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Skin Diseases

Skin Diseases – Partial Listing

Skin is composed of two layers, the surface = “epidermis,” and below that is the “dermis,” a thicker layer. Beneath the dermis is a layer of fat called “subcutaneous fat.”

The surface skin has cells at its base that continuously divide to produce new cells. as they die they move up to the surface, are shed or worn away.

Boils and carbuncles are signs of an infected hair follicle and the organism which creates the infection is usually Staphylococcus.

Warts are caused by a virus invading the skin and causing cells to multiply, much like cancers do.

Corns and calluses are thickened skin caused by pressure.

Eczema and dermatitis. Dermatitits is an inflammation of the skin and eczema is a specific form of dermatitis. Types of dermatitis include contact and infantile. Eczemas include: seborrheic (seb-or-EE-ik), dyshydrosis, discoid, housewife’s, and irritant.

Psoriasis (sore-EYE-uh-sis) is caused by too high a production of new cells which thickens the skin in an unsightly way.

Acne vulgaris and rosacea (rose-AY-shuh). The vulgaris problem typically just called “acne” is a typical adolescent problem. Rosacea is when the tiny blood vessels under the skin of the cheeks, nose and forehead enlarge and look streaky.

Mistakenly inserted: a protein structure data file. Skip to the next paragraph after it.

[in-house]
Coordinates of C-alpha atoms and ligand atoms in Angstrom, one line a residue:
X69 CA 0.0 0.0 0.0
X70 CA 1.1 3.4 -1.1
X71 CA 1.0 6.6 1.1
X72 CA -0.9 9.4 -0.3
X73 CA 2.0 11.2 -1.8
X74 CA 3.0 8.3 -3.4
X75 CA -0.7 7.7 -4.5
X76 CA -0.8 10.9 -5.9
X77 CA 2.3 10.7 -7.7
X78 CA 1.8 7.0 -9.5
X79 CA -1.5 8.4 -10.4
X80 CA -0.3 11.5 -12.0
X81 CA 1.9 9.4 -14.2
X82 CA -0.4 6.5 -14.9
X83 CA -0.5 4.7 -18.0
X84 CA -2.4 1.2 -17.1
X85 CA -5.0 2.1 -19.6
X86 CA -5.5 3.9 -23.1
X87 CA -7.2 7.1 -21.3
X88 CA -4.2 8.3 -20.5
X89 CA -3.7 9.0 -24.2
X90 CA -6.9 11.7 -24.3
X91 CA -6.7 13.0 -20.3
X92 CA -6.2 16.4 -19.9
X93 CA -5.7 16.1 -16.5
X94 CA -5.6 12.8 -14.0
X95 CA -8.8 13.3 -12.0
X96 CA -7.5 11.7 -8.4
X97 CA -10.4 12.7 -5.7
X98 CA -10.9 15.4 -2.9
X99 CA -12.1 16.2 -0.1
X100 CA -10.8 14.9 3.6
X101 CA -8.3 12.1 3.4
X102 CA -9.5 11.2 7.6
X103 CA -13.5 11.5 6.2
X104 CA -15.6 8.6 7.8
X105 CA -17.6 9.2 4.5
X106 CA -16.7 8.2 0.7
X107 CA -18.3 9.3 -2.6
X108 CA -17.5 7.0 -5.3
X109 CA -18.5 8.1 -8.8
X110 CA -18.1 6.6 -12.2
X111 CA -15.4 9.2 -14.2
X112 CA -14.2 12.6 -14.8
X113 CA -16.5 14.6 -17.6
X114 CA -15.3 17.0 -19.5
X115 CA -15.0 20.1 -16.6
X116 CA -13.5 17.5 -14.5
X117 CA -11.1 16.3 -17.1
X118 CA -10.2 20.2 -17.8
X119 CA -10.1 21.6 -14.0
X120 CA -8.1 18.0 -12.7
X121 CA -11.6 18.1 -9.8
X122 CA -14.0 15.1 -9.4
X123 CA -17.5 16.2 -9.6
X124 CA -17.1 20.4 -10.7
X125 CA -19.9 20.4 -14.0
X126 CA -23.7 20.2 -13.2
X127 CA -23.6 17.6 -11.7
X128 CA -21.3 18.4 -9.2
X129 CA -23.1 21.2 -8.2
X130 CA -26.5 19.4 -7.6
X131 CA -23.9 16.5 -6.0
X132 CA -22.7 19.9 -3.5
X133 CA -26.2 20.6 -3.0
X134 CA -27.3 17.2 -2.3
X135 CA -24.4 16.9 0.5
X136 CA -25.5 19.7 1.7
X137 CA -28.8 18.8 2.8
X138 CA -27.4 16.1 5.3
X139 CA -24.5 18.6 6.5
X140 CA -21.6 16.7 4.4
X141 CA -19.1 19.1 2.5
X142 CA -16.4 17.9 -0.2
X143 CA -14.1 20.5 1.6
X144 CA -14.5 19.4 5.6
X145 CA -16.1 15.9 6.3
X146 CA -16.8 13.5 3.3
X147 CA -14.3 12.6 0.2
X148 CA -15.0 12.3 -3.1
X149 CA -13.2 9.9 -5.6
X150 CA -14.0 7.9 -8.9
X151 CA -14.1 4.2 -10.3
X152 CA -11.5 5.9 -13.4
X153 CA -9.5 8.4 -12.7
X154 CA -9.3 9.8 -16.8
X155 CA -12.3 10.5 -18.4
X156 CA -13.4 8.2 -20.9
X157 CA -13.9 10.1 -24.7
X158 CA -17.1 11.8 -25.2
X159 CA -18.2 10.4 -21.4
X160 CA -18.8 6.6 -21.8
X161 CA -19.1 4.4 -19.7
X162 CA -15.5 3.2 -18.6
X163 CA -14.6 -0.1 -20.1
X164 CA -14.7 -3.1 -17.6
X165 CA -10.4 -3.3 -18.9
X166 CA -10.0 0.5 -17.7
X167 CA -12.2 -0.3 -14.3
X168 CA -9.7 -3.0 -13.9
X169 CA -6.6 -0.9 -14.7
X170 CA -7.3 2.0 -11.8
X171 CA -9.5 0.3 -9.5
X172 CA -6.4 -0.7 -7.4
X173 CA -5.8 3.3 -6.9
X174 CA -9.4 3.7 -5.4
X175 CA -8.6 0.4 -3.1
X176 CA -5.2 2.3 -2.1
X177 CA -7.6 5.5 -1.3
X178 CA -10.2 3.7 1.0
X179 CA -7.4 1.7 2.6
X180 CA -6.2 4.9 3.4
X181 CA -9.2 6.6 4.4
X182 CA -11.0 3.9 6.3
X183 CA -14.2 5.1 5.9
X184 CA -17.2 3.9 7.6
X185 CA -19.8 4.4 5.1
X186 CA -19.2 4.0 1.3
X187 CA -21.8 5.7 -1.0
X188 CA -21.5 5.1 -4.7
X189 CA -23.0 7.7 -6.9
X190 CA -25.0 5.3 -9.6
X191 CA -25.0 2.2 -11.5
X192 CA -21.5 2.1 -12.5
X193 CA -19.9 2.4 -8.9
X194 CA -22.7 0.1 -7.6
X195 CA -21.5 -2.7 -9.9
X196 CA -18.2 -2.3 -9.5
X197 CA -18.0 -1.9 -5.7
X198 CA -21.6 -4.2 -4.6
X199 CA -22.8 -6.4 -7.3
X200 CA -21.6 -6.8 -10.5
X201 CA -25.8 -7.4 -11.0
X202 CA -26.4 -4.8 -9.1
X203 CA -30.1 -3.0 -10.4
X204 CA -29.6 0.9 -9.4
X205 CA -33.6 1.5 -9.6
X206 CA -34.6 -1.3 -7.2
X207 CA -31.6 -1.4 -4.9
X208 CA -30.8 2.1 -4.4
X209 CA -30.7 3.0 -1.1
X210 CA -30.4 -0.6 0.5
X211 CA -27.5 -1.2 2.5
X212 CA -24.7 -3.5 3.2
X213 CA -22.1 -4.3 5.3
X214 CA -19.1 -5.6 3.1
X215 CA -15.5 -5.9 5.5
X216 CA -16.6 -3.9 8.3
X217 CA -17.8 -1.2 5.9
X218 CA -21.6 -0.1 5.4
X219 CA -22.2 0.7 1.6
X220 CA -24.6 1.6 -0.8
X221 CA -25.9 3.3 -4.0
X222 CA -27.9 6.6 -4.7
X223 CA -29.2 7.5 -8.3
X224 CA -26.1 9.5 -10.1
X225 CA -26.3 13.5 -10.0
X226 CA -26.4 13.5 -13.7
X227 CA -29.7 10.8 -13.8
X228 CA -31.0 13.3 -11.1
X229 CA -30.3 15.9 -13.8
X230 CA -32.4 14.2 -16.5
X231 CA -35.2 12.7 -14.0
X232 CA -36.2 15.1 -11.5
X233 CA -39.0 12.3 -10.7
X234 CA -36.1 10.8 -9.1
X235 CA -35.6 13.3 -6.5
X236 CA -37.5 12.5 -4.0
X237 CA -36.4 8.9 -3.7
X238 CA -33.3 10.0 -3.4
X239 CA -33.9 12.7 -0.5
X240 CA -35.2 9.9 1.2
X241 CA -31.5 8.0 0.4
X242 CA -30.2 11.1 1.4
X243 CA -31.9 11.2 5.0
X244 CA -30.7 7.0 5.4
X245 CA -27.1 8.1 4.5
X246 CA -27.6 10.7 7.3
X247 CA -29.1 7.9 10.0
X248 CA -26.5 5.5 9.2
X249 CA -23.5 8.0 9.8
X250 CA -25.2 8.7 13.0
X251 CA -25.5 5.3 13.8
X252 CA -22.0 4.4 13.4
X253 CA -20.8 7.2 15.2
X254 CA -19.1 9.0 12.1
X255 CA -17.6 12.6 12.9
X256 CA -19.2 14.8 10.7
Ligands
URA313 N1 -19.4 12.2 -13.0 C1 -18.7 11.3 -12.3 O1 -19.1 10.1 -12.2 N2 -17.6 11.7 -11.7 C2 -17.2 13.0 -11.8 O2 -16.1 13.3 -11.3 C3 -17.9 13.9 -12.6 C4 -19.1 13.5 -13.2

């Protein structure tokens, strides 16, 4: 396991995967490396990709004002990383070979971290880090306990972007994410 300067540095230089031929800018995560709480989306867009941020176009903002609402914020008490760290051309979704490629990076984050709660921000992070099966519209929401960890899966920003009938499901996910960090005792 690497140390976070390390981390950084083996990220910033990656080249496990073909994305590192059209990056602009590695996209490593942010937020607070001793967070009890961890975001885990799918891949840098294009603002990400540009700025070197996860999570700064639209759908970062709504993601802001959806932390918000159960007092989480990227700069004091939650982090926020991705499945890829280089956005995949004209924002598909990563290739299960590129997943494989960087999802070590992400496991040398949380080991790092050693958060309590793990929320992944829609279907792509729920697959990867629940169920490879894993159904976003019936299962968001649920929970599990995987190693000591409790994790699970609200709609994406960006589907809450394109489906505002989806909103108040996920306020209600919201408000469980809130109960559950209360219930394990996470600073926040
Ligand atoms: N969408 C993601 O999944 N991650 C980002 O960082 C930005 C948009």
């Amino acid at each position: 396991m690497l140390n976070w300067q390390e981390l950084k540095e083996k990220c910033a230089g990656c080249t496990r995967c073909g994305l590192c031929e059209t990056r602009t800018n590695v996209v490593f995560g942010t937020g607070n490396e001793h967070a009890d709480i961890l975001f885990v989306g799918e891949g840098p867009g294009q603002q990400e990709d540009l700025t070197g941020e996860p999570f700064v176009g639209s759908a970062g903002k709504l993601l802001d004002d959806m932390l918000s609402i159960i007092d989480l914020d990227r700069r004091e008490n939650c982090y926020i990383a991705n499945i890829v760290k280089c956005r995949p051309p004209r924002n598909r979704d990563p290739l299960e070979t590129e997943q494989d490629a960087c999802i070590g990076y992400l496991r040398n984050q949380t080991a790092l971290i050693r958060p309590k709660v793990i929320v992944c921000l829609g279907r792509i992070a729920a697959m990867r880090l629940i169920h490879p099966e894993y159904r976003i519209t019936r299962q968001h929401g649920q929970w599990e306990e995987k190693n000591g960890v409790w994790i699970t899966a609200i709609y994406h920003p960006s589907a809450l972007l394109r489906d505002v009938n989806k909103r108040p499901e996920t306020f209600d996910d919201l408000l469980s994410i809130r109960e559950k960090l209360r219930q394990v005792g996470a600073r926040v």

Hives or “wheals” are usually triggered by an allergic reaction to foods, additives or drugs.

Impetigo (im-peh-TIE-go) is a bacterial skin infection which can occur anywhere but usually appears in the area around the nose and mouth. It is contagious.

Cellulitis is a skin infection caused by Streptococcus bacteria that enter though a small cut or sore. The bacteria produce chemicals called “enzymes” that break down the cells. Most often infection occurs on the face or lower leg. Red lines may appear, running from the infected area along the lymph vessels to nearby lymph glands (and the glands typically swell). The main risk is septicemia (blood poisoning) so antibiotics are used to treat (usually by I.V.).

Carcinomas: basal cell, squamous cell, malignant melanoma are the skin cancers. [See Cancer]

Sebaceous cysts (sehb-ASH-uss) come from tiny glands that lie just beneath the skin which produce an oily, waxy substance to keep the skin supple. When the gland fills with a thick cheesy fluid and accumulates, it becomes cystic and is felt or seen as a pale lump under the skin.

Keloid is a scar that grows excessively. It occurs often after an operation, a burn, vaccination, acne or body piercing.

Lichen planus is an itchy skin rash. Small, shiny, reddish spots appear suddenly (often on the wrists), or patches of thickened, discolored skin appears that gradually fades and leaves a brown mark.

Pitiyriasis rosea (pih-tear-RYE-uh-sus) is a skin rash (cause unknown) that some think it is viral. It starts as one or more large, red, scaly spots, generally on the trunk which may spread further.

Ichthyosis (ick-thee-OH-sus) is a genetic skin disorder with very dry skin, especially on the hands, and is broken up into plates that look like fish scales (root word is fish).

Abnormal skin pigmentation occurs when cells called “melanocytes” that produce brown coloring pigments don’t work well and create either brown spots or pale areas of skin that do not tan.

Related words are: albinism, vitiligo, chloasma (cloh=AS-muh), moles, and seborrheic warts.

DISCLAIMER: The information provided here is for general informational purposes only, and is provided as a supplement for students enrolled in Meditec’s medical career training courses. The information should NOT be used for actual diagnostic or treatment purposes or in lieu of diagnosis or treatment by a licensed physician.